Both roles are strongly embedded in empowering participants and creating opportunities for them to tell their own story. 

You recently tweeted “the internet is truly an incredible tool and if you are not continuously looking for ways you can maximise it for more social justice you are playing yourself, and everyone else.” What are some of the ways you’ve found the internet to be useful as a tool in taking action, rather than remaining passive?
I think the internet is such an exciting space. It means that we can connect with billions of people across the world. We can support each other and hear each other and find a more complex, more nuanced way of understanding of what it means to be alive. It gives us such a breadth of experiences and understandings, which is very special. 

I read a lot. I read a lot on the internet, articles, op-eds and I learn so much. I watch documentaries and absorb lots of information which is at your fingertips. This type of learning builds the framework through which you see the world. The internet has had huge contribution to the way I understand and process everything.

By its harshness and by how untamed it is, the internet has taught me to be more forgiving. So much happens on the internet. I like to use my social media profiles to learn and to create learning opportunities for others. 

I share the things I learn from with my friends and followers. This is vital because the things I read are relevant to more people and it’s important that they are exposed to the same learnings. It’s shared learning and it’s about building communities. It is about transparency; I learn a lot from other people when they give me the opportunities to, and I hope to offer that to others, too.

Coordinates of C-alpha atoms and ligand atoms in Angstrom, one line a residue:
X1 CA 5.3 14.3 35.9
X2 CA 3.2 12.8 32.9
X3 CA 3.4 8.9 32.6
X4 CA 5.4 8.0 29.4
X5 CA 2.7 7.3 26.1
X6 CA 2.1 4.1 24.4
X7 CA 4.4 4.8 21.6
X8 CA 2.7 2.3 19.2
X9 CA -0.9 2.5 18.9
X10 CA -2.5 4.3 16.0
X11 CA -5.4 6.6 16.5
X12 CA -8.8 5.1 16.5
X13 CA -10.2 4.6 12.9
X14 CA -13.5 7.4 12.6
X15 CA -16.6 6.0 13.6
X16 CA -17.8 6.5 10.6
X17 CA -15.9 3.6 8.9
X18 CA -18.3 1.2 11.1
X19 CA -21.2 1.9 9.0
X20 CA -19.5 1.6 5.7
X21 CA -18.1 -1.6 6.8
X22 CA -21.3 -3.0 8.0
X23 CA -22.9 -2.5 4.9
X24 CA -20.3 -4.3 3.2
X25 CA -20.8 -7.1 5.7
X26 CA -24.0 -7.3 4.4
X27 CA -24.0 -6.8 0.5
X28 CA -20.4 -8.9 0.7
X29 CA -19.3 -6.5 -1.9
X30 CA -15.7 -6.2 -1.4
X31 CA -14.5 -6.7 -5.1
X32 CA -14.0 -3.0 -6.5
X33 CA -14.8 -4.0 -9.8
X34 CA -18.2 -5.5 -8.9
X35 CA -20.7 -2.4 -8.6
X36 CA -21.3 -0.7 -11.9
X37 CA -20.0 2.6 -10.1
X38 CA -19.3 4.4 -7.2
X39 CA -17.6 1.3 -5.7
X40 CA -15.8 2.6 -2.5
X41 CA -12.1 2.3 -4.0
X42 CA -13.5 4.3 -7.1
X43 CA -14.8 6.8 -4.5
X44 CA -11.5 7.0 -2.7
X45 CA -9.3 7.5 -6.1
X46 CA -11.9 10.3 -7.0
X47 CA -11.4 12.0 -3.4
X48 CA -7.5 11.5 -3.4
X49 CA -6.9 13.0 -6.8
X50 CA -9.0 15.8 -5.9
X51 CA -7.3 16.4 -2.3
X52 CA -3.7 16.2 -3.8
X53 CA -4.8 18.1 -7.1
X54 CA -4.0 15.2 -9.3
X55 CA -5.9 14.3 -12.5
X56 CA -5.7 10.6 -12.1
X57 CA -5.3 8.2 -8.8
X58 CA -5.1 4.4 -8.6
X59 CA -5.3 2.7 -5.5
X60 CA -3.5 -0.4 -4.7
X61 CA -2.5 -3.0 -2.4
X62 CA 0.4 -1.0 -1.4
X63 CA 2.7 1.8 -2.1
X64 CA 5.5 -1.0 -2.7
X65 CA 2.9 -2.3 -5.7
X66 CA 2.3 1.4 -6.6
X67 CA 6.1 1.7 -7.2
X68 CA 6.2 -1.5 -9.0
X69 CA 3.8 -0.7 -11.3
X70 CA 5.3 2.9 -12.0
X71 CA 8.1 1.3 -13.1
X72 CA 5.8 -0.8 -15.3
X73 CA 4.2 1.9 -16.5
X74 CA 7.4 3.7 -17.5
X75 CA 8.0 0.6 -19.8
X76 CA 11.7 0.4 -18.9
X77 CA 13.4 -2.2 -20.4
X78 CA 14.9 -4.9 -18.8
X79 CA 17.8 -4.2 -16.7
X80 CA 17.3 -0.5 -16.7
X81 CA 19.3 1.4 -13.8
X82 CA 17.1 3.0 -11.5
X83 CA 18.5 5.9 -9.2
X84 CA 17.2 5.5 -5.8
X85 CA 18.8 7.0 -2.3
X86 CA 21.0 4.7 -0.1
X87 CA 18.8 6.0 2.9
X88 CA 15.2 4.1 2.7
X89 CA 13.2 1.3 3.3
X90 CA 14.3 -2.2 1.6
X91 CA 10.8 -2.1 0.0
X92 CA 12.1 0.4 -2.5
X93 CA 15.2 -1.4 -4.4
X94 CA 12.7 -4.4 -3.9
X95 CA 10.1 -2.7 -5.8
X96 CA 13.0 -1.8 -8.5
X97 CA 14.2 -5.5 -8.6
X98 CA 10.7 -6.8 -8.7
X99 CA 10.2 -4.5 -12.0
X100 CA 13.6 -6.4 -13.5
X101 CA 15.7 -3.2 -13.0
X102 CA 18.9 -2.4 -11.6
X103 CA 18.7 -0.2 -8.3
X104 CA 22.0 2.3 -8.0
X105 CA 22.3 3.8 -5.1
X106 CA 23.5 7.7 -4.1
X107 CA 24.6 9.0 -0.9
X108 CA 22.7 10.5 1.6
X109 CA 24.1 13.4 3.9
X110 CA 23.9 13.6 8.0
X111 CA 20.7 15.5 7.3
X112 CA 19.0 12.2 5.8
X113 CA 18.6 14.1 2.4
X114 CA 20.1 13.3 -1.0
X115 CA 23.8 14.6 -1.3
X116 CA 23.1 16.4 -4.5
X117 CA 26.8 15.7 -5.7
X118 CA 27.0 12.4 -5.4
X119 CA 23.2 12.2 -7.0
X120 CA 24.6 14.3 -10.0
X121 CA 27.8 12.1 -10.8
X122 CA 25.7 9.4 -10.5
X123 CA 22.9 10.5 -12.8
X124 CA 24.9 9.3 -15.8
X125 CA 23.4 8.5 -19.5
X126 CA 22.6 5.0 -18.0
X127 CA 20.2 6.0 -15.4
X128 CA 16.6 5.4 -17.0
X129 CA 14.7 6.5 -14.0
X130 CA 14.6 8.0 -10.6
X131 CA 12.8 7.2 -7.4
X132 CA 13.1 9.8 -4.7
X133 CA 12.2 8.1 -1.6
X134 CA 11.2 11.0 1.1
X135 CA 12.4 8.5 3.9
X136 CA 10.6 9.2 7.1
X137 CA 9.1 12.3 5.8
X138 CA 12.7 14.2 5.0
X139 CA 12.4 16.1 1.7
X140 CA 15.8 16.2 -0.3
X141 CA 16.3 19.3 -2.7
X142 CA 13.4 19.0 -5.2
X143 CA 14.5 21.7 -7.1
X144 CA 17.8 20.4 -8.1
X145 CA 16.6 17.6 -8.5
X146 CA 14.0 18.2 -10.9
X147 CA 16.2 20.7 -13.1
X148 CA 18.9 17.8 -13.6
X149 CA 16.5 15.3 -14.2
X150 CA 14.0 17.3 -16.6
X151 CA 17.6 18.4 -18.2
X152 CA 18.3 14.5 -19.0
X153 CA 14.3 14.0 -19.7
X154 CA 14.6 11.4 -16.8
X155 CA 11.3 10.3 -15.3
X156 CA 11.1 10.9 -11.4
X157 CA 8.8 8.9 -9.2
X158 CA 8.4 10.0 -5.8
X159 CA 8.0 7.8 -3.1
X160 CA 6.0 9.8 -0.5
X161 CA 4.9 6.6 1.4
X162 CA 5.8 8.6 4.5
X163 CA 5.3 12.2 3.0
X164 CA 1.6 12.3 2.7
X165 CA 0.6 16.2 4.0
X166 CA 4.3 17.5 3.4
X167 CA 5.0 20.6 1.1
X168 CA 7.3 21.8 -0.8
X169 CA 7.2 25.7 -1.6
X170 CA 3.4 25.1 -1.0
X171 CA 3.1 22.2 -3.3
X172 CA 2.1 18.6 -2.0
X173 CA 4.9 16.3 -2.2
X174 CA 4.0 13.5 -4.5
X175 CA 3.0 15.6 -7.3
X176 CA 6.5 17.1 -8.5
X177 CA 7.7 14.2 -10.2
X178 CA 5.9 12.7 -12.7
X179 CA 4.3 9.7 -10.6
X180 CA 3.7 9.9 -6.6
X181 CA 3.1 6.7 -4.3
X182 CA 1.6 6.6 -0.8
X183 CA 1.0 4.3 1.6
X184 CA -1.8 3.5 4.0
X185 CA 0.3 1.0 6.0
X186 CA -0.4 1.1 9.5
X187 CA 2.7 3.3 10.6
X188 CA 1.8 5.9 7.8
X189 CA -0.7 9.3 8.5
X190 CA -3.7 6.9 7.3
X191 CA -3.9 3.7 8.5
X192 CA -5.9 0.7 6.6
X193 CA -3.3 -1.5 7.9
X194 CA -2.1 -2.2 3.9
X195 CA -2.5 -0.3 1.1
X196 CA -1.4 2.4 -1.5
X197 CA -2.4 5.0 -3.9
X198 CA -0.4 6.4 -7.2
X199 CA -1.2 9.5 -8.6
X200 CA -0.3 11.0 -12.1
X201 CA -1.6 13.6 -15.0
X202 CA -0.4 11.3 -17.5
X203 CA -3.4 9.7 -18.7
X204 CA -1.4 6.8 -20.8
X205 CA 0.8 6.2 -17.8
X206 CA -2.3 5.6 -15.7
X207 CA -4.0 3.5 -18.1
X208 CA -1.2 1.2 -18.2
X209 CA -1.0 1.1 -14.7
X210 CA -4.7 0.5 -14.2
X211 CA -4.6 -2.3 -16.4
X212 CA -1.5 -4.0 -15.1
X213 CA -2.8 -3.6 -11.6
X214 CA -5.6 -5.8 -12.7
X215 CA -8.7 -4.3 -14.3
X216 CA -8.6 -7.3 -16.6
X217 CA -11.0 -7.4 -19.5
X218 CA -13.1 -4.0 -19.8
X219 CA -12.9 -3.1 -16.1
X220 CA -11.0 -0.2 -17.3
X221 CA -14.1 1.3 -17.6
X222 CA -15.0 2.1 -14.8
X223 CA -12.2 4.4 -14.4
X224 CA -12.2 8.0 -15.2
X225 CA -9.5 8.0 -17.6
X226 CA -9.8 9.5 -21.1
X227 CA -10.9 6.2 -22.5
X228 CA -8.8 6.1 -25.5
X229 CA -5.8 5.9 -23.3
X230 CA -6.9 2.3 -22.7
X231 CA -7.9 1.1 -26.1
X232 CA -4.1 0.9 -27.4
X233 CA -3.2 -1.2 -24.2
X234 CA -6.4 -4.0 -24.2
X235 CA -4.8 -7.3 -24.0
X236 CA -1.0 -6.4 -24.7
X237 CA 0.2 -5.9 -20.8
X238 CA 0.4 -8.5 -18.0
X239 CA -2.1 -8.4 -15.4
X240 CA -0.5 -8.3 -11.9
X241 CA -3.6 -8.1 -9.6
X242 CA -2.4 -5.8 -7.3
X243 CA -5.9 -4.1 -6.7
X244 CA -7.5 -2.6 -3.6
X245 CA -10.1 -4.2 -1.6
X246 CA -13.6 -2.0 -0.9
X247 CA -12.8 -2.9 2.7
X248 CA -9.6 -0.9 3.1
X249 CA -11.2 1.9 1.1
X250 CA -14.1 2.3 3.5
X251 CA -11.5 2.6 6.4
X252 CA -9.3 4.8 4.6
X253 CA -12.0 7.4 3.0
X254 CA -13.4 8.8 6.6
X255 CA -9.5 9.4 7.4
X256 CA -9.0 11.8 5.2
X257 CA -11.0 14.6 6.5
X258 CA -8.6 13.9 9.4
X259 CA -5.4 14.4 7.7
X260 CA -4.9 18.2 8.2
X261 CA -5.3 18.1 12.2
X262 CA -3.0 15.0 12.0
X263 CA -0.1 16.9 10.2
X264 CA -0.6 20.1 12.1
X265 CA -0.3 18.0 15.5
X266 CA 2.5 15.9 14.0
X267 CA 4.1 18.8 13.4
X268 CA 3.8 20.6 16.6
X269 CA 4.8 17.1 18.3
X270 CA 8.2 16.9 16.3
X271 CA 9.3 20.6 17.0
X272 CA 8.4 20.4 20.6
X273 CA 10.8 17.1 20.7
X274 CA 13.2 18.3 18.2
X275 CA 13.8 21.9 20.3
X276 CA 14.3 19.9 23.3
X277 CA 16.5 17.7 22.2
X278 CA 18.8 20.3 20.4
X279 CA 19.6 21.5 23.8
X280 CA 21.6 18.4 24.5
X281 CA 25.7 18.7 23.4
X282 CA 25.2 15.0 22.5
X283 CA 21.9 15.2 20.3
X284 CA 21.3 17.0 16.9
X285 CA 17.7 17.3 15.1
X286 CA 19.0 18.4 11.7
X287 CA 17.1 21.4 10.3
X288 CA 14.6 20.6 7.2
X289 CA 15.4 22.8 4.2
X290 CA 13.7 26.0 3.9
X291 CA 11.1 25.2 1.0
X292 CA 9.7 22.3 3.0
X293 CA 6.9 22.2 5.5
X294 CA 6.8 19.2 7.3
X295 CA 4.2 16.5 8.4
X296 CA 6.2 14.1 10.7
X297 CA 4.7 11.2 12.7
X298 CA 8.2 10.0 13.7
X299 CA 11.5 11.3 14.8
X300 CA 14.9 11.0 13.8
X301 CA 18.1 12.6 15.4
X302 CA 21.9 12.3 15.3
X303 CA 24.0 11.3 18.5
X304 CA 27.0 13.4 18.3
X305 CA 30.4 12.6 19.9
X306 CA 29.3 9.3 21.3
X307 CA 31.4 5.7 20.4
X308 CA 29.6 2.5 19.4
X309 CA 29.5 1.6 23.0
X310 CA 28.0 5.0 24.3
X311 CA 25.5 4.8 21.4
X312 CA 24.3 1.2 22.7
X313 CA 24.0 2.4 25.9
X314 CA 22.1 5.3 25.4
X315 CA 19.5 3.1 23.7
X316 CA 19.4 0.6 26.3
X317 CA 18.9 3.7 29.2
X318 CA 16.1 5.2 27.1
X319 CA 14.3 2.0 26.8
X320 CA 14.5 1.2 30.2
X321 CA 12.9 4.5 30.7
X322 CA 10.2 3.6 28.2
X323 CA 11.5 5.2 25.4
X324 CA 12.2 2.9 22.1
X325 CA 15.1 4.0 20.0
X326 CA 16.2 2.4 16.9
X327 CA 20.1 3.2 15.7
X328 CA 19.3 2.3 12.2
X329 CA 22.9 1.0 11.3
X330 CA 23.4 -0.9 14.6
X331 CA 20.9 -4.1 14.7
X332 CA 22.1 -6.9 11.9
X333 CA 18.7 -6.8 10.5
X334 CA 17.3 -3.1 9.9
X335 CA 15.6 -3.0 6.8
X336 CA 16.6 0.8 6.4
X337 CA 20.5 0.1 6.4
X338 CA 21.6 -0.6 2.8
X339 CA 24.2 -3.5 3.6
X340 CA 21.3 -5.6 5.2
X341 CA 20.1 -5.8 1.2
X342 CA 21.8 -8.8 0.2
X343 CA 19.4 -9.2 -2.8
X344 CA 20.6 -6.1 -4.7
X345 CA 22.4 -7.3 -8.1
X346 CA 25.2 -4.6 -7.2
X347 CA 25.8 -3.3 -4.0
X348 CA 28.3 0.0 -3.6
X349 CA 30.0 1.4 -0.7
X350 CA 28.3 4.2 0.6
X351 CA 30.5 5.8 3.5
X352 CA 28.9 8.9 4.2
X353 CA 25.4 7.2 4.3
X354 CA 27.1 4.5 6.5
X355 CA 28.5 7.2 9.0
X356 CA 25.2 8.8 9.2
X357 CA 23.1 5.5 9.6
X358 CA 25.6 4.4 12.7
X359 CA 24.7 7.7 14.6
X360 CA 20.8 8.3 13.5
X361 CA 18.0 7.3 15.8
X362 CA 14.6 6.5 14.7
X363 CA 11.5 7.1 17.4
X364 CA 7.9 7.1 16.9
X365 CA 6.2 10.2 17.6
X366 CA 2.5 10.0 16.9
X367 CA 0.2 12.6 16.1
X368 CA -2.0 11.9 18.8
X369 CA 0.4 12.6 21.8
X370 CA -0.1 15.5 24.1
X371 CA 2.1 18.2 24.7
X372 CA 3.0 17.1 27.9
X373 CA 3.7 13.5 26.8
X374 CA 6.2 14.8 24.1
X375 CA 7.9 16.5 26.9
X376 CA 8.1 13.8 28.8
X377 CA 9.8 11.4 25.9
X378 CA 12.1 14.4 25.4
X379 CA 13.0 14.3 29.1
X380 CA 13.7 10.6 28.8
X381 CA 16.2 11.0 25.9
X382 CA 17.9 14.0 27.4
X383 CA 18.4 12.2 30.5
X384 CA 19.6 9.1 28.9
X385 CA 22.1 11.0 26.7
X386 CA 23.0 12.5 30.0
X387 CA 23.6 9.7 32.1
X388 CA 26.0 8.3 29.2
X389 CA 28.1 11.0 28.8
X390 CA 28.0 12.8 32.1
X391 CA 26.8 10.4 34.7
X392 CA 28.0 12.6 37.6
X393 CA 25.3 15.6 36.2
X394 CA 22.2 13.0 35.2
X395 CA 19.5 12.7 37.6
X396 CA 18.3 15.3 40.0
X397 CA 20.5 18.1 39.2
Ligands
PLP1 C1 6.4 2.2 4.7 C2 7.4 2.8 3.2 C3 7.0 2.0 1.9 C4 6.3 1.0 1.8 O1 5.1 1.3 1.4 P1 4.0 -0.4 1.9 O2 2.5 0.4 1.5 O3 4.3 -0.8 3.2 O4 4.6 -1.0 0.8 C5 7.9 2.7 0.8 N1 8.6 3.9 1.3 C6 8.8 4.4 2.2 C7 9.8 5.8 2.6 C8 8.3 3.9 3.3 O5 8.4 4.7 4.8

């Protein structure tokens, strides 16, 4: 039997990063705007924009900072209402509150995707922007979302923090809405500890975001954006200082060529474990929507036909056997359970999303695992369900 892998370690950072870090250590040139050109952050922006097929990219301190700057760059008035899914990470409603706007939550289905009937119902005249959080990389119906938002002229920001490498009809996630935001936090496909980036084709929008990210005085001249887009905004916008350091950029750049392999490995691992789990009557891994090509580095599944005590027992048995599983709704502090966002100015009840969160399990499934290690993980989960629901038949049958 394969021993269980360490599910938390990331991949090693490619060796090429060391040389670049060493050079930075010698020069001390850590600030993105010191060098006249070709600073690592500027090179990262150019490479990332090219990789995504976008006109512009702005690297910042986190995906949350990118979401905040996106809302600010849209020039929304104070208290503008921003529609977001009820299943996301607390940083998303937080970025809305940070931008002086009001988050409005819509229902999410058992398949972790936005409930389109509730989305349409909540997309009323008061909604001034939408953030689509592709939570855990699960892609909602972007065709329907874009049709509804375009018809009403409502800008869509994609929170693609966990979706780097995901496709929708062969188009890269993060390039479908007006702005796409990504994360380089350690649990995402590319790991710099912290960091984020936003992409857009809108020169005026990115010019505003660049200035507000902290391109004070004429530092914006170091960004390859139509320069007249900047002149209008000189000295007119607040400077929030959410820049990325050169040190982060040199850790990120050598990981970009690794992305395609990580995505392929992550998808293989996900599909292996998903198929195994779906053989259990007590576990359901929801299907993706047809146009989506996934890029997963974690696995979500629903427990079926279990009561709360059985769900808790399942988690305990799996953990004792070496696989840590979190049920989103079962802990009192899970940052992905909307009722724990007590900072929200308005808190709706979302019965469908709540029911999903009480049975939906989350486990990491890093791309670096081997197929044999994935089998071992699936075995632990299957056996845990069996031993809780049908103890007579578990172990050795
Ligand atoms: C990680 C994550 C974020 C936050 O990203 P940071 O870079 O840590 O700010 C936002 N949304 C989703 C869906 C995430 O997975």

By its harshness and by how untamed it is, the internet has taught me to be more forgiving.

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 You’re also a dancer. How did you learn, and how has it shaped the way you now move through life?

I was classically trained from age three. I studied ballet until I was 16. My teacher was strict (like all classical dance teachers). She taught me discipline and grace. She always did really beautiful developés (the unfolding of the leg—leading with the knee, followed by the shin and then the foot). I made the fatal mistake of focusing on my thighs too much when I was young. Now they are very strong, but it means that I struggle to make my developés as technical as hers.

Dancers are graceful people with excellent posture. Dancing teaches you to have a low centre of gravity with turned out legs and feet. So physically, dance has made me move through life like a cowboy.

 When you dance, you learn a phrase of choreography until you can do it without thinking. This experience is otherworldly, and it gives me a very special sense of freedom. The naturalness of it, the confidence and security you get through practice is something that I have held on to quite closely. I try to approach other aspects of my like in the same way.

You’ve previously written about how your relationship with your name has changed over time. To me, the essay had echoes of Durga Chew-Bose’s ‘How I Learned To Stop Erasing Myself’ in it. Our names can carry (as you mentioned in your piece) ancestry, heritage, pride, responsibility—even sometimes, when passed down like heirlooms or inheritances, the promise of something new. Yet we are often pressured to consider flattening and compartmentalising ourselves for the ease of being understood; the privilege of remaining unquestioned.